Q. To Mrs. Barrett. When was the horse parted with to Mr. Scuddimere - A. On the Thursday following.
Q. to Webb. What did Creswell say when you put these horses into the field - A. He said he was going to put these horses in the field for a week till their backs got better, their backs were very bad when I took them in.
Q. Have you seen the iron-grey horse in the stable in the Old Bailey - A. Yes; that is one of the horses that I took in of Creswell. I saw the horse when Mr. Scuddimore had it in his possession; I then knew that it was one of the horses that Creswell brought to me. I saw it on the Thursday afternoon, the prisoners were then in custody on suspicion of having stolen them. I recollected Creswell’s person then; I told the same story before the magistrate as I have now; the prisoners were then discharged, there was nobody could identify the horses.
Q. Is the horse that is now in the stable in the Old Bailey; the same horse that you saw at Bath when they were under suspicion of having stolen the horses - A. Yes, it is an iron-grey horse, with two broken knees near fourteen hands high.
Q. Did you afterwards see the horse when they were taken up the second time - A. I saw the horse, I swore to the horse, and to Creswell’s person.
Creswell’s Defence. I was going to the pit with my horses on Monday morning of Kingsdown fair. I met a man with these two horses, the man asked me whether I had any place to keep them for three or four day, or whether I could tell him of any place, I said very likely he might have it at Mr. Barret’s, at the butchers, or at the Cross Keys; the man said he would satisfy me very well if I would put them in one of the places, and keeping them three or four days, or a week; he went and fetched three or four pots of beer for us, at a public house; about a mile and a half from Bath, he said he wanted to go to Bristol for something particular, he said he would satisfy me for it. I did not want any more than the three pots of beer, the man paid for the beer, and I had these horses to put into the field.
Q. Who was this person - A. I cannot tell, he was a stranger to me; he left me, and said he was going to Bristol; I never saw the man before nor since Calverwell was with me.
Calverwell’s Defence the same.
First Middlesex Jury, before Mr. Common Serjeant.

Henry Crosswell (aged 19yrs), a labourer of the County of Somerset, tried at the Middlesex Quarter Sessions Court for felonious stealing of a gelding (horse), valued at 5/-, from the property of Peter Giles on the 19th of September, 1810. He was tried with a friend, Luke Culverwell (aged 18yrs). Both were found guilty and sentenced to death being kept in Newgate Prison, but in February 1811they were taken to the hulk, "Bellerophon" to be transported instead.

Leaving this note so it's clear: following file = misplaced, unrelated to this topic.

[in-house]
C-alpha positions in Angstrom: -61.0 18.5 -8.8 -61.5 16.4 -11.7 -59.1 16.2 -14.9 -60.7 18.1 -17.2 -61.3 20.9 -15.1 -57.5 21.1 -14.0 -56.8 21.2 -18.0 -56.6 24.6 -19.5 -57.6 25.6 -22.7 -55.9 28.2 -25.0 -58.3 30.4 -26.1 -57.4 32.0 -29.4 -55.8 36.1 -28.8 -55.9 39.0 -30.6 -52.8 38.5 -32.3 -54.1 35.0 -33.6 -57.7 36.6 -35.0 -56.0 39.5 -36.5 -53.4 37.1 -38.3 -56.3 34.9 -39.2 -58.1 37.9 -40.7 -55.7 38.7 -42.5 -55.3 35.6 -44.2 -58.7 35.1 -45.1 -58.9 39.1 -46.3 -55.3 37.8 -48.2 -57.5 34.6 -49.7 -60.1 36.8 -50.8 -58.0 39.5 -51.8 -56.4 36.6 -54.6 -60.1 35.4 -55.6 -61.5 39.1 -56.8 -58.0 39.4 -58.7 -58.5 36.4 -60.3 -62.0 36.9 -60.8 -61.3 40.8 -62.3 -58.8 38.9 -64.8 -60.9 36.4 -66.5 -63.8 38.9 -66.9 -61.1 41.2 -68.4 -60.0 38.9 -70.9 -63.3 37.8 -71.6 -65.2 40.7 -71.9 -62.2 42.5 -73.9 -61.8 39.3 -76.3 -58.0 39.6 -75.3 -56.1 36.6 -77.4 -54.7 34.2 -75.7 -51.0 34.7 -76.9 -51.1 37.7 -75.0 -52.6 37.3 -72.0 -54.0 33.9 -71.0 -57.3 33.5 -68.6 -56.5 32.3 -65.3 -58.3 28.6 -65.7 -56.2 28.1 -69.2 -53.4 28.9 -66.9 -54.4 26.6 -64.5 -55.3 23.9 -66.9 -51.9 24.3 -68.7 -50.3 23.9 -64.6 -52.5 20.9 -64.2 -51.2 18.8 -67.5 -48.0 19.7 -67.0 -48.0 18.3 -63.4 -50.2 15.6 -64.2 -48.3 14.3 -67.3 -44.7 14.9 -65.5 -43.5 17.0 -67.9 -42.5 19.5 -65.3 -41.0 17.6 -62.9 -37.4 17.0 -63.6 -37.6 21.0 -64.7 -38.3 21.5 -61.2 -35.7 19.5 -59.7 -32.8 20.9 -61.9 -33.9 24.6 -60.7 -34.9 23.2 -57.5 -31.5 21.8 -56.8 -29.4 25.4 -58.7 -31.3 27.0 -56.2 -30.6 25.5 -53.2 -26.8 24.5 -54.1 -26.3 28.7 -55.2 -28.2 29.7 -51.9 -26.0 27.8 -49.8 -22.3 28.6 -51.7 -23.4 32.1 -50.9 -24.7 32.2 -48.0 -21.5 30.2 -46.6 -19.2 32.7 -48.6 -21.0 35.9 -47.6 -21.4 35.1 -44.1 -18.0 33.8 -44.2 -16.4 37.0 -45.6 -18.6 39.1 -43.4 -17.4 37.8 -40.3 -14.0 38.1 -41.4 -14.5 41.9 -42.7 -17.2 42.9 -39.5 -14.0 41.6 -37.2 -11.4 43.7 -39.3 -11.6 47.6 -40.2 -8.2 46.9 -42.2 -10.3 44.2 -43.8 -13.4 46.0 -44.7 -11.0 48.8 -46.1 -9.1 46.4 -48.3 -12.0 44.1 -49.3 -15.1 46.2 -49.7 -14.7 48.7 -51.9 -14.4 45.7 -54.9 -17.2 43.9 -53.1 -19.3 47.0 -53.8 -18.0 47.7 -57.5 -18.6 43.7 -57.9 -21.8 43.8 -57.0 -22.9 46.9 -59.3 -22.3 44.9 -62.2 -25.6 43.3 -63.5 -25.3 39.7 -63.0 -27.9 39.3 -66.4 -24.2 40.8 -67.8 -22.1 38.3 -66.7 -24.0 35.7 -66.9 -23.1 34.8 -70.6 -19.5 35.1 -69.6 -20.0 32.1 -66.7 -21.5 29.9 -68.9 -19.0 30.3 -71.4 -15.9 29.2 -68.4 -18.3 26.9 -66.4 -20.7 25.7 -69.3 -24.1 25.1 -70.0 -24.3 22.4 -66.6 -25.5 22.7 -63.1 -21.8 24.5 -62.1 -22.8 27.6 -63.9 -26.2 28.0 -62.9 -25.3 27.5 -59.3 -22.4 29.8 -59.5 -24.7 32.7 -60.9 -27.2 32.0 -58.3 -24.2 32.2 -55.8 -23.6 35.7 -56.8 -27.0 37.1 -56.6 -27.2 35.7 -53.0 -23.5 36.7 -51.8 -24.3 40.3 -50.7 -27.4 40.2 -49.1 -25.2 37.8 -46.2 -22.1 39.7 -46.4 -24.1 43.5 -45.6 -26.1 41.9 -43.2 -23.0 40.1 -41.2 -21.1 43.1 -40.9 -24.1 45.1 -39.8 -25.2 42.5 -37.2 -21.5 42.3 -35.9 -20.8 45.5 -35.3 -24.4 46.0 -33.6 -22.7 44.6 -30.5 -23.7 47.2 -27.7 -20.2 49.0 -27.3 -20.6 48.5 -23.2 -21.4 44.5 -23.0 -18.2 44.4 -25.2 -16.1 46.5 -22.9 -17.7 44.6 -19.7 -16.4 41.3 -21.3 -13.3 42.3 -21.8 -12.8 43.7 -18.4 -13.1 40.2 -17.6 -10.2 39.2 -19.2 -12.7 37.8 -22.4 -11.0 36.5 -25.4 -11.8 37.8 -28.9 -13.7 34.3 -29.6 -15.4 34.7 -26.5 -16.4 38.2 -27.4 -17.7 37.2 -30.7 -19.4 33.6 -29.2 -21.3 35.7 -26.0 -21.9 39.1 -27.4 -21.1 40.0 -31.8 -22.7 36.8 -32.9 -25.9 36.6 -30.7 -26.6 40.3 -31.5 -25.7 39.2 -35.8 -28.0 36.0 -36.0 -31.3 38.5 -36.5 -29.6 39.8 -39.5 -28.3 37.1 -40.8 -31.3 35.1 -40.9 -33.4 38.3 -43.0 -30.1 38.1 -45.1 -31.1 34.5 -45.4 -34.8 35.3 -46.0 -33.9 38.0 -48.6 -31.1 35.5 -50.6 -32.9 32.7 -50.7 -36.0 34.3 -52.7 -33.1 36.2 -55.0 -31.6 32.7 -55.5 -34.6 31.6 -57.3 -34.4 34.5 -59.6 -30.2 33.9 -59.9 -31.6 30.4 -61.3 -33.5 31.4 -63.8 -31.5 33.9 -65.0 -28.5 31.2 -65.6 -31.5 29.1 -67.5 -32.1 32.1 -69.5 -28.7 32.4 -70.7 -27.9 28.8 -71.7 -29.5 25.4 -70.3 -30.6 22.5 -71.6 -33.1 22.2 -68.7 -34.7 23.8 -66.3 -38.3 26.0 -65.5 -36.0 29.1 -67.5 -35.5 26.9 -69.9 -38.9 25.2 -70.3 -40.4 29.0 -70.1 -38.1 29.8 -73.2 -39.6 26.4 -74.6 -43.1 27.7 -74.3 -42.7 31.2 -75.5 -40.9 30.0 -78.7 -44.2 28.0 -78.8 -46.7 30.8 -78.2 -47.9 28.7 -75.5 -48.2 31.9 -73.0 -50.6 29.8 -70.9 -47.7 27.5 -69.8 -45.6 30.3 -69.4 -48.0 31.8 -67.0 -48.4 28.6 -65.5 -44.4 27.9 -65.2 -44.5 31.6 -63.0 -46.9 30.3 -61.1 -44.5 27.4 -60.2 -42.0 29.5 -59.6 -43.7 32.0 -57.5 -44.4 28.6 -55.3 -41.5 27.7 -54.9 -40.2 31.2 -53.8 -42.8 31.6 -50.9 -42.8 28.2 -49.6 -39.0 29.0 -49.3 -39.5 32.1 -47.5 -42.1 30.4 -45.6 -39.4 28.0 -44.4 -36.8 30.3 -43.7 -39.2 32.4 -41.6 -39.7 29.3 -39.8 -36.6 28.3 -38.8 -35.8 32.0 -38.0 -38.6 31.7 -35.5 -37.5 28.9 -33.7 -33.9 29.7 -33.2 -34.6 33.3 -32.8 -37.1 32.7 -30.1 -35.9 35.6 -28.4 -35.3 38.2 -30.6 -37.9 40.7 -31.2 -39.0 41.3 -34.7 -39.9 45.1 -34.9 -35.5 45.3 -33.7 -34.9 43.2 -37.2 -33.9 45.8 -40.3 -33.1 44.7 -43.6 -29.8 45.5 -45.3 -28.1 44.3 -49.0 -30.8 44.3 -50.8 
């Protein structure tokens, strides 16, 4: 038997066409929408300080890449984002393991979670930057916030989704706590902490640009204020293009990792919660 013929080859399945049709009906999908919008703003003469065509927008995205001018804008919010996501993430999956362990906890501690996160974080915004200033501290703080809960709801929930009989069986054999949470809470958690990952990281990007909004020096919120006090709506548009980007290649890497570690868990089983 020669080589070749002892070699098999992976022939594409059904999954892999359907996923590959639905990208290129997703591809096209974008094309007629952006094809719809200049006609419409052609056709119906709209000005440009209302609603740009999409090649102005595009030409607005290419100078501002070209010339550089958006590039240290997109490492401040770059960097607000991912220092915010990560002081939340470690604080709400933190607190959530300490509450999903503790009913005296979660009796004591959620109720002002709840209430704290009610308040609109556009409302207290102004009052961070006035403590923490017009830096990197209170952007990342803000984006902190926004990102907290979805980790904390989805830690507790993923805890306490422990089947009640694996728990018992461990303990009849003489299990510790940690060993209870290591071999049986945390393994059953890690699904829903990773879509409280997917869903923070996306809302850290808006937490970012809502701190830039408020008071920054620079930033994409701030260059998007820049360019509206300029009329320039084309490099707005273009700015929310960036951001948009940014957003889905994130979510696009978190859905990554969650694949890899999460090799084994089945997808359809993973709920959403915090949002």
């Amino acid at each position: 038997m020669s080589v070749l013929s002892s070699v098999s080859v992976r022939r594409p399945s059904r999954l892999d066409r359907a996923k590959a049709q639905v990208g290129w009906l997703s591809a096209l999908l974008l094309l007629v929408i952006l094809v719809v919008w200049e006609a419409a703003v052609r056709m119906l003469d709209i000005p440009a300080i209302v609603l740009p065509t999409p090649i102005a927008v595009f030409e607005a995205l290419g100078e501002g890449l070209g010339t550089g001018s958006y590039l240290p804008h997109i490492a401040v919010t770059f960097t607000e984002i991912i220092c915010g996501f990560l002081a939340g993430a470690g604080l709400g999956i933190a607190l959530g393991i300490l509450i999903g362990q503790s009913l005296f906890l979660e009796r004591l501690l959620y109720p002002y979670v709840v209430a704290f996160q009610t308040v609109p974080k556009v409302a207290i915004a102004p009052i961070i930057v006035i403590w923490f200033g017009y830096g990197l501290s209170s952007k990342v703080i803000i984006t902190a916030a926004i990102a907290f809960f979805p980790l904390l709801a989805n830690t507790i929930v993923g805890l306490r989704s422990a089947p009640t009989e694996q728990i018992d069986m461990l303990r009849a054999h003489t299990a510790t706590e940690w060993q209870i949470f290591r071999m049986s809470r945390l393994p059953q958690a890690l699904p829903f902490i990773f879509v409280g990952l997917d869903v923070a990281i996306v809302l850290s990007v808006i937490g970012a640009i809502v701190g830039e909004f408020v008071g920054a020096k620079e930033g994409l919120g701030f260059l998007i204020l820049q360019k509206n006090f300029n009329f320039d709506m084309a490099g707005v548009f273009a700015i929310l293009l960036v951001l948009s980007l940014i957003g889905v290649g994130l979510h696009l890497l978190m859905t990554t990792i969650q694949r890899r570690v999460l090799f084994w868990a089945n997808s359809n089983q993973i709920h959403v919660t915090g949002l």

Transported as a convict from London on the "Guilford" on 3rd September 1811, arriving in Sydney, Australia on the 18th January 1812.

Crosswell Henry   Arrived Hobart, 19 Feb 1812 on Ship "Ruby/Ruby of Calcutta"  remarks: To NSW per Guildford (database number 16147 )
Transported then to Hobart and then to New Norfolk, Tasmania to be set to work for a settler.

Index to Convict Pardons :
CULVERWELL Luke - Guildford 1812 - CP 28 Nov 1821 [4/4430] 774 - 177

Csre Lands:
2/7836 1116 CULVERWELL Luke 1831 1831

Greville’s Post Office Directory, 1872
COLVERWELL       L. jun.        farmer                       Dirty Swamp
COLVERWELL       L. sen.        farmer                       Dirty Swamp


Luke Colverwell (1795-1876), a convict from England, arrived in Sydney Cove on the Guildford in 1812. He was granted a conditional pardon on 28 November 1821 and on 28 May 1831, married Mary Danahy (1799-?), whom he had met whilst working in Gundaroo. Mary Danahy, an Irish convict, arrived in Sydney Cove on the City of Edinburgh in 1828. Shortly after their marriage the couple settled at ‘Dirty Swamp’, living in a hut located on the banks of Glen Burn Creek, just above the site of the present Colverwell graves. They had six children: Elizabeth (1831), Margaret (1832), Eliza (1835), Mary (1836), Jane (1839) and Luke (1841).

Anonymous on 3rd June, 2011 wrote of Hannah Brown:

Hannah Brown (18) married Thomas Dyke on 26th April 1837.  By 1843 she married Thomas Huxley as a widow. Both marriages were in Launceston.  Hannah then went to Portland Victoria and lived til she was 45 years old when she died of cancer of the womb.  She adopted one son named Edward Samuel Brown aka Huxley also born in Launceston.

Anonymous on 3rd June, 2011 wrote of Peter Chadwick:

Peter married Mary Conlan or Conran and had many children. He and his family settled in Tarraville, Vic. He did get into more trouble with the police and spent 14 days in Melbourne prison. He was it appears to have been a bit of a rebel, but not an evil man.

Anonymous on 3rd June, 2011 wrote of Robert Bull:

I am writting a book on the family of Robert Bull if anyone is interested in more information contact me at kim_may13@yahoo.com.au

Anonymous on 3rd June, 2011 wrote of Hector Bull: